Beauty (Sheri S. Tepper)

29 August 2012


Average Rating:

Carol Ann Balloch (15 September 2012 05:43)

This was a great mash up of a book which kept me thinking for days the first time I read it but I personally feel the fairy tale elements were the strongest aspect of this book by re-imagining and warping well known and beloved stories from our childhood. I think this is particularly notable since the book was written in 1991 and the current trend to do yet another re-imagined fairy tale (mainly in the form of movies) has become long winded and a little bit uninspired nowadays.
I thought this book was great and made some poignant (albeit sometimes heavy handed) comments about the path we're headed as a race. I thought the breadth, scope and ambition of the book was tremendous and even though it doesn't quite all gel together perfectly (hence the dystopic future could have been better realised and those who occupy hell are not quite those who I would imagine being there first-namely horror writers!!) but I admire the book's ambition and willingness to mess up the different genres together. At the end of the day it was the first book I read by this author and made me want to read more by her. Nuff said.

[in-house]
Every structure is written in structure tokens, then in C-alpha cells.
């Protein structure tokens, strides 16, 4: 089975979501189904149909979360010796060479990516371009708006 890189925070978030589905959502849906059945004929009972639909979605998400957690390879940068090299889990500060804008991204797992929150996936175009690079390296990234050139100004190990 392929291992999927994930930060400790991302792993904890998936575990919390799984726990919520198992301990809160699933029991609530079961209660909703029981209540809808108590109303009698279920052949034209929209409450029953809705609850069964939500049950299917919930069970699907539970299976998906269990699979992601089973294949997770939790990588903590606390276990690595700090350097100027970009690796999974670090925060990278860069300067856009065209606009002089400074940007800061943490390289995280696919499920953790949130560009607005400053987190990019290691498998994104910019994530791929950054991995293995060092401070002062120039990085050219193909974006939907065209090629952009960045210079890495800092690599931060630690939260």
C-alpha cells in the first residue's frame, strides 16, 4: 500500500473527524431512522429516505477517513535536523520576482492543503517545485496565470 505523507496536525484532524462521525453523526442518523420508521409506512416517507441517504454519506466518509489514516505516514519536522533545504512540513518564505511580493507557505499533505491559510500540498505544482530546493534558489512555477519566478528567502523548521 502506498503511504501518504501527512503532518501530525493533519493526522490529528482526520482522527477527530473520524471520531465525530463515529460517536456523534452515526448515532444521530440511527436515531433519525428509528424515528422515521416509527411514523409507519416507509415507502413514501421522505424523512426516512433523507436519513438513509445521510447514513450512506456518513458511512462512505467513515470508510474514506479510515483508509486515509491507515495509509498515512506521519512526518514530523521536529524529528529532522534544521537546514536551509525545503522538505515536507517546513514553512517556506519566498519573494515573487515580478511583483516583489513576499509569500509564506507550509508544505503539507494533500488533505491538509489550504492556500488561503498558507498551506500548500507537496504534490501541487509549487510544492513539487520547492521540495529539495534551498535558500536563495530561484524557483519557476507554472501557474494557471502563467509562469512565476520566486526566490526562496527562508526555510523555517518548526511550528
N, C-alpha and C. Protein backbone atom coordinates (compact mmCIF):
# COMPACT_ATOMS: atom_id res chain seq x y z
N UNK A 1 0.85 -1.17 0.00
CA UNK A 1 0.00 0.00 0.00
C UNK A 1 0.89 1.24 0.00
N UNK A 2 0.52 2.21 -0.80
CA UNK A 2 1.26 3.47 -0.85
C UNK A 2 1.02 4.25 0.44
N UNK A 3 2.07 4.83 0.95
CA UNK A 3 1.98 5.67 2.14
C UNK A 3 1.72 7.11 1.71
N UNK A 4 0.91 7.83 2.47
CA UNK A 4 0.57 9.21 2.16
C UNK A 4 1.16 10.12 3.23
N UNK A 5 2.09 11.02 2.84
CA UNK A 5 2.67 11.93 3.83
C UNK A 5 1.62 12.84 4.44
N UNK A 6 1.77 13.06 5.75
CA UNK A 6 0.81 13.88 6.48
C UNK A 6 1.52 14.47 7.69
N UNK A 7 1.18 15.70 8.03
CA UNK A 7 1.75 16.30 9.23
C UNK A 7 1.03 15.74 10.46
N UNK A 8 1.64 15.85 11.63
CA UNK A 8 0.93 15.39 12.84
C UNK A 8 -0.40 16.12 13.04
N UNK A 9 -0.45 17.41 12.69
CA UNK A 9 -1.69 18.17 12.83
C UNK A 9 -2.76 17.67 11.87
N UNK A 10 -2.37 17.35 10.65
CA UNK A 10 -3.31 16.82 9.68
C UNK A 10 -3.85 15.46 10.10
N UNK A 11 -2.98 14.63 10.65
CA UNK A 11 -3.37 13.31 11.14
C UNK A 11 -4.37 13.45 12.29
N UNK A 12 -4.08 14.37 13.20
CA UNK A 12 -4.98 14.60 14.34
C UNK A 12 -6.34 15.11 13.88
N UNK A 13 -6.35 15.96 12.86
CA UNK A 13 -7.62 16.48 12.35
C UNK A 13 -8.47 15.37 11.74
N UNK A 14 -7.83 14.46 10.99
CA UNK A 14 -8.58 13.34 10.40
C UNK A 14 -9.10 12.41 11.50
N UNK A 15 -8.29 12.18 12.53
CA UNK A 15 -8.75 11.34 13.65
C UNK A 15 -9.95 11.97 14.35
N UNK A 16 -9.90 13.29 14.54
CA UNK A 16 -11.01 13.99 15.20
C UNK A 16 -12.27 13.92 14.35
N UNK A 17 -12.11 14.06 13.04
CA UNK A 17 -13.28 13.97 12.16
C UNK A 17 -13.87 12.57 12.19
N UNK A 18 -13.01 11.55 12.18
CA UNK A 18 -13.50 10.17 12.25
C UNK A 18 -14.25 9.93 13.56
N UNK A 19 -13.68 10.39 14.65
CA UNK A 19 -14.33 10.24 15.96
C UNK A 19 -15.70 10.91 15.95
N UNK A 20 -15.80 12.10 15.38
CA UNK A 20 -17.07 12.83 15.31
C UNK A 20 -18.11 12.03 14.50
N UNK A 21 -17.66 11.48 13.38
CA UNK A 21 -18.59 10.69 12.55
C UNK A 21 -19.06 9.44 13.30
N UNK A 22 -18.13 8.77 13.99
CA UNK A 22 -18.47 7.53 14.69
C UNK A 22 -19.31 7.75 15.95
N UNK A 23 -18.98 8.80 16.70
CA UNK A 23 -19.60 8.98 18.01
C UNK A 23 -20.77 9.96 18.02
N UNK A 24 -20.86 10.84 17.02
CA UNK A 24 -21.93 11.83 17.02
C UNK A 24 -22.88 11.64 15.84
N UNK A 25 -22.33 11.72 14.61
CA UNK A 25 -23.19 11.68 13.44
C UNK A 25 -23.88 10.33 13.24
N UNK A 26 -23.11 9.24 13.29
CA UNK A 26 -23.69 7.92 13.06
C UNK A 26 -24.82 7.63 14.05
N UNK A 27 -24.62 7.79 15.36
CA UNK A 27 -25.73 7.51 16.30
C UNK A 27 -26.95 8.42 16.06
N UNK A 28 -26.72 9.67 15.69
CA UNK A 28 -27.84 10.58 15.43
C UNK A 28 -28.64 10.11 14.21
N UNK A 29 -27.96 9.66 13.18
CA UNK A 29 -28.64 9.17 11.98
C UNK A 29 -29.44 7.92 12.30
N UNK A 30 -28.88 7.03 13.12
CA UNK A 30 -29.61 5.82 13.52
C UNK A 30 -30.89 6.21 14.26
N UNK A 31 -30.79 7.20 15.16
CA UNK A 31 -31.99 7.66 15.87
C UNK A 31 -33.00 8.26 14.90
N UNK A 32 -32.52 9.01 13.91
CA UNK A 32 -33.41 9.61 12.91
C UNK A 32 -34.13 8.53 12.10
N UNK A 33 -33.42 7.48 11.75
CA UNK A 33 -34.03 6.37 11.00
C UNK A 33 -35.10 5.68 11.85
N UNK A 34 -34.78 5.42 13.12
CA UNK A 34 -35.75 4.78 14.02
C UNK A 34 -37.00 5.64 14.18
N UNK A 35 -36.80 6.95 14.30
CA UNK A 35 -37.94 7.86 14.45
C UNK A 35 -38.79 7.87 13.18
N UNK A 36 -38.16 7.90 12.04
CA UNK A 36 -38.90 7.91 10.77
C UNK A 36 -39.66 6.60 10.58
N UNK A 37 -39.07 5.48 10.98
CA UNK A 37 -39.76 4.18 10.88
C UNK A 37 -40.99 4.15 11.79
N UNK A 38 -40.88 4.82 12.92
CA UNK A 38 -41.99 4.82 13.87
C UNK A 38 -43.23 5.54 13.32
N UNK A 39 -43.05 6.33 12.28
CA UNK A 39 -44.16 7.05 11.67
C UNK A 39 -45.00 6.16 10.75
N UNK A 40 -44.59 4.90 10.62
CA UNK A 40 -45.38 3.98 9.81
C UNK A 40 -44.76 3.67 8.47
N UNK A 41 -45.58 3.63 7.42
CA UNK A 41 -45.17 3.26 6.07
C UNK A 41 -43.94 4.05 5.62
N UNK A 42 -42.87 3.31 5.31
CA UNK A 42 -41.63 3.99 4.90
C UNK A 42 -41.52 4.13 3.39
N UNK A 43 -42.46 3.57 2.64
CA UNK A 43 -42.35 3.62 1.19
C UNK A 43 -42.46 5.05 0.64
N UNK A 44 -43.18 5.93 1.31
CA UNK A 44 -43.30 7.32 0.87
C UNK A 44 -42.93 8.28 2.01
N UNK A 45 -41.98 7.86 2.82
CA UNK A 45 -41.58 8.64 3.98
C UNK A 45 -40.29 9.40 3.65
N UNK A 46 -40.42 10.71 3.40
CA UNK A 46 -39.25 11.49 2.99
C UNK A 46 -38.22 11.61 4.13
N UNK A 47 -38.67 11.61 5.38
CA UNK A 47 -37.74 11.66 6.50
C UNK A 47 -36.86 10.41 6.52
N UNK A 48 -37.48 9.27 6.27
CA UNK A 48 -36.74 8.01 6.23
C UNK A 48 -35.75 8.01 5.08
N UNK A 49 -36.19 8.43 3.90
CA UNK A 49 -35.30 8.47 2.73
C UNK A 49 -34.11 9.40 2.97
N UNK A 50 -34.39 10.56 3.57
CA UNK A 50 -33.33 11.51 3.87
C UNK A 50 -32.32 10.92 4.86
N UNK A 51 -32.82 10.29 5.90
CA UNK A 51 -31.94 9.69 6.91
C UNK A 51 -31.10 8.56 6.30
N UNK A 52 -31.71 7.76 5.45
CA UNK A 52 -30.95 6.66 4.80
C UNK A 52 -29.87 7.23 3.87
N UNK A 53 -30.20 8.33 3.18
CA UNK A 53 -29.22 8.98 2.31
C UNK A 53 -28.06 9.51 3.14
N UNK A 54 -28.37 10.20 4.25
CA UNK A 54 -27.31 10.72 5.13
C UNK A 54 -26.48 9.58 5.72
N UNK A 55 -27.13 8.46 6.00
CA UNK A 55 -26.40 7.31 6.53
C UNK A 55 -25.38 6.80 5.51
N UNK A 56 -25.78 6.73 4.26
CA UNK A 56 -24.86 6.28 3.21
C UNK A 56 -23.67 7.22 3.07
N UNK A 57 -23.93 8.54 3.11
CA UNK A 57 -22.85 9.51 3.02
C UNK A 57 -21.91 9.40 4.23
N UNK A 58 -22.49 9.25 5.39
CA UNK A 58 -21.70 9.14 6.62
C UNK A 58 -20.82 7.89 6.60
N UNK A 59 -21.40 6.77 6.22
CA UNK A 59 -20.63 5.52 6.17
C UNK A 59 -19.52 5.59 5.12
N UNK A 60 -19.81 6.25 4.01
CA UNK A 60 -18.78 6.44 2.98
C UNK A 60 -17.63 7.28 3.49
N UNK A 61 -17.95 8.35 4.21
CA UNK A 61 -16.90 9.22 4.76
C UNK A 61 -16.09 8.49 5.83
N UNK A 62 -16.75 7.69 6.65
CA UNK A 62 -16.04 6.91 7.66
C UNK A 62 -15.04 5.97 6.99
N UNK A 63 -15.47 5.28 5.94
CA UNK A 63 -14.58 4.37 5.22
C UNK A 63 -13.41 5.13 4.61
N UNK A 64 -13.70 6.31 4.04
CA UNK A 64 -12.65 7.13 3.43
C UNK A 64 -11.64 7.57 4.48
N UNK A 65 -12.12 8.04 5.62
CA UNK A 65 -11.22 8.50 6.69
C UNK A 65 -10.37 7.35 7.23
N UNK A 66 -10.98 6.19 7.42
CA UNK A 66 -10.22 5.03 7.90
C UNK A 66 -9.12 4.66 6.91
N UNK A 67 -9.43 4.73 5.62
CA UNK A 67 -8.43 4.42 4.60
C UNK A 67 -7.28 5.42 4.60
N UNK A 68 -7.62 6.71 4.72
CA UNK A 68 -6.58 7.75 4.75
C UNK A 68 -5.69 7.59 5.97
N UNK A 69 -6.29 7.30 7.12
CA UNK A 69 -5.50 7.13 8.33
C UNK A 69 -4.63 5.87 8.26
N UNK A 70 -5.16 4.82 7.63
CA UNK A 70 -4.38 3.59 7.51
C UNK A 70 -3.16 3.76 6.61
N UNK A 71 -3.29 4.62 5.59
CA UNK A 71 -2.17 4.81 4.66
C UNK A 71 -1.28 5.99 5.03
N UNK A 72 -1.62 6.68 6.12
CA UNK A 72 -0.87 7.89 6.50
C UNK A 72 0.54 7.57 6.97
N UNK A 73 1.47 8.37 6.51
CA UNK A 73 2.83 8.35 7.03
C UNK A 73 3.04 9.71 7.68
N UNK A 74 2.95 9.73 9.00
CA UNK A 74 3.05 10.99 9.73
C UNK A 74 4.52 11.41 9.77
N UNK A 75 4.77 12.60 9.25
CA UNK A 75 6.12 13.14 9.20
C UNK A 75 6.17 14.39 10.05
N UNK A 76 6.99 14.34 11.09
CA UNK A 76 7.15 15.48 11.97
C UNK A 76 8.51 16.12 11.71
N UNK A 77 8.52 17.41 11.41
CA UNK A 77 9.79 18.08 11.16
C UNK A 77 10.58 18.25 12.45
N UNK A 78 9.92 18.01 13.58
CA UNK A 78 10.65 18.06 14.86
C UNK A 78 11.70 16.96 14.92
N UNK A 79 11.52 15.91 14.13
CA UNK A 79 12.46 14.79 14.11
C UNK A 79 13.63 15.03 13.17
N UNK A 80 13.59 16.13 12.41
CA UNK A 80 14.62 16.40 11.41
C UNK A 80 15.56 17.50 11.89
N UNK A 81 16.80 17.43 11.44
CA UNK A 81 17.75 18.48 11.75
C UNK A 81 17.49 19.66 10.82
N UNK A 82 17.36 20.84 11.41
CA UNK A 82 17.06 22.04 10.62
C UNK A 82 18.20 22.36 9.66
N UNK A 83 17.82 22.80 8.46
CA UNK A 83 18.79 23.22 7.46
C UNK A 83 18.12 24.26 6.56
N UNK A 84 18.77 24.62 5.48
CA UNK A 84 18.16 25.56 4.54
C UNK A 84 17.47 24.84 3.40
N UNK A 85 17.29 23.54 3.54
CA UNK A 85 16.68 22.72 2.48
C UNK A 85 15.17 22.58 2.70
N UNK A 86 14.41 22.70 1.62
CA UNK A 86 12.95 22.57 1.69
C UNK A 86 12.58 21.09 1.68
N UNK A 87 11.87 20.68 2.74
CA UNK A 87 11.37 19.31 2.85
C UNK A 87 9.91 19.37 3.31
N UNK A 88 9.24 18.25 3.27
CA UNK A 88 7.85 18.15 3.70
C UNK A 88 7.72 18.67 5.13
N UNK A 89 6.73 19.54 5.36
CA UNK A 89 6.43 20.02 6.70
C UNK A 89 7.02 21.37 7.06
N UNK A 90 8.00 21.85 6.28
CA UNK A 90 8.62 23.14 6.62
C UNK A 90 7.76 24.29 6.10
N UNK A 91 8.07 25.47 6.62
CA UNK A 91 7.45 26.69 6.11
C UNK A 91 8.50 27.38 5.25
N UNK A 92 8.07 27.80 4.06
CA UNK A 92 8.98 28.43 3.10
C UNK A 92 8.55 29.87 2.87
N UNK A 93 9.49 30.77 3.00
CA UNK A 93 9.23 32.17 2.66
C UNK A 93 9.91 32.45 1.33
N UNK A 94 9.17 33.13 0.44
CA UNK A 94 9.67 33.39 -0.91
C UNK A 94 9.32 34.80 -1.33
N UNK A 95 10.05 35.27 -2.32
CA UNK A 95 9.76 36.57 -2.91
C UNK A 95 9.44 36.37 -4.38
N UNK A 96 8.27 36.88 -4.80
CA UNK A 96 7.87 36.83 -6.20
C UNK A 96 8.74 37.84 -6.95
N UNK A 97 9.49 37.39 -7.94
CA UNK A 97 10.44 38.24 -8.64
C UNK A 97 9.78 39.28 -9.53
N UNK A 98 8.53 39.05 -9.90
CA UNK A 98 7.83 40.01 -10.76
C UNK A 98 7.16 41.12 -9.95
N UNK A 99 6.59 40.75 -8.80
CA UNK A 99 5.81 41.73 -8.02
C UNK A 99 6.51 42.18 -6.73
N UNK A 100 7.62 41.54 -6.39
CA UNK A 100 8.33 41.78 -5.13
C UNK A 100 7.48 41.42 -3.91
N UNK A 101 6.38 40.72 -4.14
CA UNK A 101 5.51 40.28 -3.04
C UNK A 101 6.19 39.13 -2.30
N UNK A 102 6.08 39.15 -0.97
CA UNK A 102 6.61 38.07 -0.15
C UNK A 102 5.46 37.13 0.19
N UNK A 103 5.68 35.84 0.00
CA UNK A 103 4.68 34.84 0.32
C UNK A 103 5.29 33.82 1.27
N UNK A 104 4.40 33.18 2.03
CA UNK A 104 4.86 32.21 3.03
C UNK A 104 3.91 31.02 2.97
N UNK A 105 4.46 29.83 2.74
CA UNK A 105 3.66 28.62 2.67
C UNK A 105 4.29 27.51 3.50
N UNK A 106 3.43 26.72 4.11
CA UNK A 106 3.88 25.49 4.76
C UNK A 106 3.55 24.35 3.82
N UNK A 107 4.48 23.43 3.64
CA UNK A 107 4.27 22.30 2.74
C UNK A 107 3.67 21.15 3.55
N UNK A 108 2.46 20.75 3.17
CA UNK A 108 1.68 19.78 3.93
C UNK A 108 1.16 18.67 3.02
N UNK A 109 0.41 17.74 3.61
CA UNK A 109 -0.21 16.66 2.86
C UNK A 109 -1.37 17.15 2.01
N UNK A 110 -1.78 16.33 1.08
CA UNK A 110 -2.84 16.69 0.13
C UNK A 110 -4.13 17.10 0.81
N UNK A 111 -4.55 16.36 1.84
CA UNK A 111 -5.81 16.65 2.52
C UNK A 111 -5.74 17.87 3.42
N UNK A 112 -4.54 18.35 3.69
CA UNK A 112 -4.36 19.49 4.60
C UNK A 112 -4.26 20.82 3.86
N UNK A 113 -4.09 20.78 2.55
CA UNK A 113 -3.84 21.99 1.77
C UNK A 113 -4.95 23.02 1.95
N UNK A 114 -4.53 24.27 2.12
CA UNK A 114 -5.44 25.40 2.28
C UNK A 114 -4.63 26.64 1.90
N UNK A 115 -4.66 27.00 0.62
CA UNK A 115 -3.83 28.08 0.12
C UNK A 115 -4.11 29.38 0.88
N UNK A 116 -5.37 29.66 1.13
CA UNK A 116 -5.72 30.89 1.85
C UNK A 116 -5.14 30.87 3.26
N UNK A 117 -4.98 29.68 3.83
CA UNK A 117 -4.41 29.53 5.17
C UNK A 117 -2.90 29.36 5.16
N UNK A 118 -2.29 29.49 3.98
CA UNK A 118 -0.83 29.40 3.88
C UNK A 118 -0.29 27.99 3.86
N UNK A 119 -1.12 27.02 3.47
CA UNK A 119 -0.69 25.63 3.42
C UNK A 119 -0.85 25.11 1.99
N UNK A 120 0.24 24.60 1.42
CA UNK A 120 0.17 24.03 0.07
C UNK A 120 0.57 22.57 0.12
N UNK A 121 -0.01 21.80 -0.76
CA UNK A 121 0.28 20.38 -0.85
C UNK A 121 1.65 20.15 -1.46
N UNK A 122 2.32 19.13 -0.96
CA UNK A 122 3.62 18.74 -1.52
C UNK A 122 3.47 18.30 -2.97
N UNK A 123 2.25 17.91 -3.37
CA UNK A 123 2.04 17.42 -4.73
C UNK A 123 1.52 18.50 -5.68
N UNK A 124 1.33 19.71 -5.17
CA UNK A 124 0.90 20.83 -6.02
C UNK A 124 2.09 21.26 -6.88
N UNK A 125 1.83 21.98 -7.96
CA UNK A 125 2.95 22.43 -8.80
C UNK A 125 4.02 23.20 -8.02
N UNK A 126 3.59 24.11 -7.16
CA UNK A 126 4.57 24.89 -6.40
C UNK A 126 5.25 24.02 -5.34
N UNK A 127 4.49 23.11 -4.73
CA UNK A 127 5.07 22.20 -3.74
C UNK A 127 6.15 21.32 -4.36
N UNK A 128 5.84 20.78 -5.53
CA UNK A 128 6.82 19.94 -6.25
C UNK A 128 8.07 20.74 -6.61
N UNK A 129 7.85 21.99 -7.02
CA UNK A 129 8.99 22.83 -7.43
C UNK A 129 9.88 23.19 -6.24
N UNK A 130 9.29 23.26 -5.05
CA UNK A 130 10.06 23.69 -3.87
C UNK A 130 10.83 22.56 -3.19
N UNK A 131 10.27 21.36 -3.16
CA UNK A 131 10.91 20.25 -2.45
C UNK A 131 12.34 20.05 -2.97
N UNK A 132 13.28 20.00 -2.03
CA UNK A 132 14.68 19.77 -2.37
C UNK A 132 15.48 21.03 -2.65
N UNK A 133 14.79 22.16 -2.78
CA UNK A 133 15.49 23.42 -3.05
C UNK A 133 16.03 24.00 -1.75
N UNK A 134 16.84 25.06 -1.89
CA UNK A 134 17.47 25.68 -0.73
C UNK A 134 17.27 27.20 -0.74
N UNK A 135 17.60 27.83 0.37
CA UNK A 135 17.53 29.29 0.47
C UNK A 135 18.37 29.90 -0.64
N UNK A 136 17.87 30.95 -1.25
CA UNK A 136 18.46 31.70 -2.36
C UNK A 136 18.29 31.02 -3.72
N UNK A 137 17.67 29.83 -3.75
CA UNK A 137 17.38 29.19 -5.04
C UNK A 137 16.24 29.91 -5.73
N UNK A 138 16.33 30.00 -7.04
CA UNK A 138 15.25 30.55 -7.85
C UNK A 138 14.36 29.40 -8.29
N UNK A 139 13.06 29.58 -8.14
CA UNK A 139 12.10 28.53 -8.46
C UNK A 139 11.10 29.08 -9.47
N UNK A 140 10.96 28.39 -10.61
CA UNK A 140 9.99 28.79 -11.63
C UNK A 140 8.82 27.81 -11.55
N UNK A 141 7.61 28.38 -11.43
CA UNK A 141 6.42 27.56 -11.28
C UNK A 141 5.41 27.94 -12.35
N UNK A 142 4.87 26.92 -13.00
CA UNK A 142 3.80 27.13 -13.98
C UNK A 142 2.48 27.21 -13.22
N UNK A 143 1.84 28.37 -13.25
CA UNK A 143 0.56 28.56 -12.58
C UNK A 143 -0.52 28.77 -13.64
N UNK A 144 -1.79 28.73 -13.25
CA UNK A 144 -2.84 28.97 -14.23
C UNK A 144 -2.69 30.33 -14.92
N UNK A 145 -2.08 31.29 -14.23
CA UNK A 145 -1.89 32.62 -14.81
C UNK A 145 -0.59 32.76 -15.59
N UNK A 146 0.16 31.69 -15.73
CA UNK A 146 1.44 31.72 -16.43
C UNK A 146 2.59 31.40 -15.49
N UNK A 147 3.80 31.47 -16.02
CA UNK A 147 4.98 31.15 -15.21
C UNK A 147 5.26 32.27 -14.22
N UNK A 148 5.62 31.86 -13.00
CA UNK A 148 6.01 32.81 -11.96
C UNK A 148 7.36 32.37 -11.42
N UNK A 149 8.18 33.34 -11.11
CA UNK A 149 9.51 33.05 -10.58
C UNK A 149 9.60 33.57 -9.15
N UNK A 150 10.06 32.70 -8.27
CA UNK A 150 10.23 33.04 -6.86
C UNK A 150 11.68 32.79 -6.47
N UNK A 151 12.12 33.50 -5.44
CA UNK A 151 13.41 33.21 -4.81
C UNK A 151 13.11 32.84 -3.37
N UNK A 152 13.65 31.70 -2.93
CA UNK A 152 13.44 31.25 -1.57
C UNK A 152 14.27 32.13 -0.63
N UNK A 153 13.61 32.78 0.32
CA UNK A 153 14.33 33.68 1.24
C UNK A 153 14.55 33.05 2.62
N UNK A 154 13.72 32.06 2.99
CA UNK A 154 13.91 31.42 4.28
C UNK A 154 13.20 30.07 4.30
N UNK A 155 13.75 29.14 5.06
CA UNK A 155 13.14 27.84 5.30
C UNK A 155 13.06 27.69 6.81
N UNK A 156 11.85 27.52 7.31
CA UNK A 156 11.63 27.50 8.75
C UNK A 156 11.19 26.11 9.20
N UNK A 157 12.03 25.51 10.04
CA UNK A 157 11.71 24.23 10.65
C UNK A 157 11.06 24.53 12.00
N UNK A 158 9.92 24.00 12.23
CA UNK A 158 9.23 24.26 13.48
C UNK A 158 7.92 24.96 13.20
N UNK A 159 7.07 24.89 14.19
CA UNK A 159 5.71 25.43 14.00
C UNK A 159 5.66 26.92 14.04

Graham MacDonald (3 September 2012 03:32)

An entertaining if confused mash up of environmentalism, spirituality, magic, time travel and fairy tale; it's ambition possibly exceeds it's execution. I really enjoyed certain elements of this but found it a bit too preachy at points. Certain parts work a lot better than others and fans of horror films will not be amused by the rather heavy handed slamming of modern horror cinema as being symptomatic of all that is wrong with society.

The author echoes Tolkien's sentimental and unrealistic view of a perfect pre-industrial world but at least has the honesty to put in some of the nasty stuff like the Black Death along with all the pretty things. However, the fact remains that in the 14th century people were being tortured and put to death horribly and brutally in the British Isles whereas today we just make films about that kind of thing. Personally I call that progress.